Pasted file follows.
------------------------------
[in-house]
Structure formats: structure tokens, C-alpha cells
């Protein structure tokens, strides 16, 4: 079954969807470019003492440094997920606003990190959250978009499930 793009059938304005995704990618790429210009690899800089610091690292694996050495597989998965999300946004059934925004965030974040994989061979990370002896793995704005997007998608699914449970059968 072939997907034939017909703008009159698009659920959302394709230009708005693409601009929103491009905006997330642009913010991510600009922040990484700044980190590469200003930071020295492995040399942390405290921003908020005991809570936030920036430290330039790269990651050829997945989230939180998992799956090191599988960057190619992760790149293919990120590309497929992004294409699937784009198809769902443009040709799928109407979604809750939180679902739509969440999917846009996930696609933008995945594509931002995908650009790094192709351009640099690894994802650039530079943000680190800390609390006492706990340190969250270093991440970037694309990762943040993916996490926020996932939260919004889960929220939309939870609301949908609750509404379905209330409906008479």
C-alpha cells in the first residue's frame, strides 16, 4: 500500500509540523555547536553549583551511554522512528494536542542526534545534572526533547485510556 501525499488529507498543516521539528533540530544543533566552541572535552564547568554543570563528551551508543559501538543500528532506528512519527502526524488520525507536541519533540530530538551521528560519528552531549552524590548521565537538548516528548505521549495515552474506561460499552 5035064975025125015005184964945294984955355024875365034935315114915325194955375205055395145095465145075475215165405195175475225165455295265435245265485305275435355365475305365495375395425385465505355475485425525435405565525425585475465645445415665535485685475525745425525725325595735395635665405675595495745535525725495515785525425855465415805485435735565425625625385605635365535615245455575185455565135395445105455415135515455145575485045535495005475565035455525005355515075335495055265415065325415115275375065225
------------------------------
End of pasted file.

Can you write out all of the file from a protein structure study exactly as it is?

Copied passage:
[in-house]
Structure formats: structure tokens, C-alpha cells
């Protein structure tokens, strides 16, 4: 079954969807470019003492440094997920606003990190959250978009499930 793009059938304005995704990618790429210009690899800089610091690292694996050495597989998965999300946004059934925004965030974040994989061979990370002896793995704005997007998608699914449970059968 072939997907034939017909703008009159698009659920959302394709230009708005693409601009929103491009905006997330642009913010991510600009922040990484700044980190590469200003930071020295492995040399942390405290921003908020005991809570936030920036430290330039790269990651050829997945989230939180998992799956090191599988960057190619992760790149293919990120590309497929992004294409699937784009198809769902443009040709799928109407979604809750939180679902739509969440999917846009996930696609933008995945594509931002995908650009790094192709351009640099690894994802650039530079943000680190800390609390006492706990340190969250270093991440970037694309990762943040993916996490926020996932939260919004889960929220939309939870609301949908609750509404379905209330409906008479």
C-alpha cells in the first residue's frame, strides 16, 4: 500500500509540523555547536553549583551511554522512528494536542542526534545534572526533547485510556 501525499488529507498543516521539528533540530544543533566552541572535552564547568554543570563528551551508543559501538543500528532506528512519527502526524488520525507536541519533540530530538551521528560519528552531549552524590548521565537538548516528548505521549495515552474506561460499552 5035064975025125015005184964945294984955355024875365034935315114915325194955375205055395145095465145075475215165405195175475225165455295265435245265485305275435355365475305365495375395425385465505355475485425525435405565525425585475465645445415665535485685475525745425525725325595735395635665405675595495745535525725495515785525425855465415805485435735565425625625385605635365535615245455575185455565135395445105455415135515455145575485045535495005475565035455525005355515075335495055265415065325415115275375065225